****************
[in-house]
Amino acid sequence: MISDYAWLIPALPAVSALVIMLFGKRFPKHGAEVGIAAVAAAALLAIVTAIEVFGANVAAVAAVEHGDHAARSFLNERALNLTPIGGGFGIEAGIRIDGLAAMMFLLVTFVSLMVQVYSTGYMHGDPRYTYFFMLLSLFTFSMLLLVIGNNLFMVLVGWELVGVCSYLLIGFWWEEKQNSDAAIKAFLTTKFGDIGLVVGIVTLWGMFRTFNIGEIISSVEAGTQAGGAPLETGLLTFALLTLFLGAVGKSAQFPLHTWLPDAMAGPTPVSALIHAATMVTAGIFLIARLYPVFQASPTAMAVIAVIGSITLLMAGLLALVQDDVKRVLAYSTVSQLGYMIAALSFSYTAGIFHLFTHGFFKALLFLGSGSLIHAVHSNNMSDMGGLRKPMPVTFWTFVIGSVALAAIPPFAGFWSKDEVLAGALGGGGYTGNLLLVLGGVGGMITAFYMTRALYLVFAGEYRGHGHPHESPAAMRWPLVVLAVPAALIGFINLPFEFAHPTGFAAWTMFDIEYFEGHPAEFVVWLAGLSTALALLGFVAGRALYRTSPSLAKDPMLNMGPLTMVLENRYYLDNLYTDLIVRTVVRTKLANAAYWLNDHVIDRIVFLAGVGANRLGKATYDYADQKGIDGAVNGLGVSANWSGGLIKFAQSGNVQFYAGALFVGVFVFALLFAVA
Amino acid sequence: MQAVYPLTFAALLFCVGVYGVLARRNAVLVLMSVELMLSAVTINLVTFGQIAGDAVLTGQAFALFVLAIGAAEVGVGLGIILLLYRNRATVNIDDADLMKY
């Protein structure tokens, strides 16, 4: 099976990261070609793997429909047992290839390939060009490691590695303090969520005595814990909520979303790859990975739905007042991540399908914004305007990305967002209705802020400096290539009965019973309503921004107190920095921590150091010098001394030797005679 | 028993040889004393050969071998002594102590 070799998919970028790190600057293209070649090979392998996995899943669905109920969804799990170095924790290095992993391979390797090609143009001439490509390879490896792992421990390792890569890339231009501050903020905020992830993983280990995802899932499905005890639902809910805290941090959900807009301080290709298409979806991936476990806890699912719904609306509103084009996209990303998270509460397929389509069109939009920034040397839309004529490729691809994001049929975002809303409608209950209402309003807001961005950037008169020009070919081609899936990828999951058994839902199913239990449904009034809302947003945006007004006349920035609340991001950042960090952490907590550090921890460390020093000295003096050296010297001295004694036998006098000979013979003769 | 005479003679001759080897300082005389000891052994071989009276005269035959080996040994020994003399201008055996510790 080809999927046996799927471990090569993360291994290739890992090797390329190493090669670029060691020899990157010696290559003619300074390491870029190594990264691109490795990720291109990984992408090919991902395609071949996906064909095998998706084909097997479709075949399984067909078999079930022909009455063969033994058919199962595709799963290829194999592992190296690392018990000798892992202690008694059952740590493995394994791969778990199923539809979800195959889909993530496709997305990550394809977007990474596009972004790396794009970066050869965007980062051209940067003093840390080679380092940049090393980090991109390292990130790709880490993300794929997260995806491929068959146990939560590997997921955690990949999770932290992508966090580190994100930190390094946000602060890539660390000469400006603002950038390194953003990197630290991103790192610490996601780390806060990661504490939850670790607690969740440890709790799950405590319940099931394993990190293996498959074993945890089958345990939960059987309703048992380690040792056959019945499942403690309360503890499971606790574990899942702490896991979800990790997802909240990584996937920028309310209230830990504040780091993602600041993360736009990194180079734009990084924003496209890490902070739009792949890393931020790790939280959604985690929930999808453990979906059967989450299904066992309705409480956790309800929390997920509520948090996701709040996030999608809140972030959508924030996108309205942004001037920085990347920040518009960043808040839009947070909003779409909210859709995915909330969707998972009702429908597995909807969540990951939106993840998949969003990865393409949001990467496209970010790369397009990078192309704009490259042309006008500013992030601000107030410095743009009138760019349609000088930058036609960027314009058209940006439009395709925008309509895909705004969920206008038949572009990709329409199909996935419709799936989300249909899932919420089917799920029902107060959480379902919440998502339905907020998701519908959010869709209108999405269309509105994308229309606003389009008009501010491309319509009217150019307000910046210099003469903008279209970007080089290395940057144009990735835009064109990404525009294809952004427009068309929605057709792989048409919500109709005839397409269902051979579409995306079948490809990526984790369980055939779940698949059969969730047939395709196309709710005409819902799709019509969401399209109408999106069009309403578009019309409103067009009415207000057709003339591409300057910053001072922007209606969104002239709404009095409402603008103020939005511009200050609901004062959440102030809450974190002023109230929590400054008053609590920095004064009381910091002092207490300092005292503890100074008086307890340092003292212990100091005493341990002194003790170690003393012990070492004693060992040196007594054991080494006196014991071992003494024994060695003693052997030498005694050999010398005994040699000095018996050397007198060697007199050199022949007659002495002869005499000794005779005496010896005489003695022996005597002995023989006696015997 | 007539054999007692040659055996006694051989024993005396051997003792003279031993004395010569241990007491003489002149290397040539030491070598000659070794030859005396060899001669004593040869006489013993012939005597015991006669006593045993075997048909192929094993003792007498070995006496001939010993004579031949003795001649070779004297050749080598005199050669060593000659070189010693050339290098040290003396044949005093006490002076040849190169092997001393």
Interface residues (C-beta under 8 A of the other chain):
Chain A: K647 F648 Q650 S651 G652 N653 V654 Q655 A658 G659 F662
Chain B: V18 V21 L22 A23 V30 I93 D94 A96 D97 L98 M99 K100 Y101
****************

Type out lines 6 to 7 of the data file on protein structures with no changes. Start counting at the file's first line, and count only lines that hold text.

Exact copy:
Chain A: K647 F648 Q650 S651 G652 N653 V654 Q655 A658 G659 F662
Chain B: V18 V21 L22 A23 V30 I93 D94 A96 D97 L98 M99 K100 Y101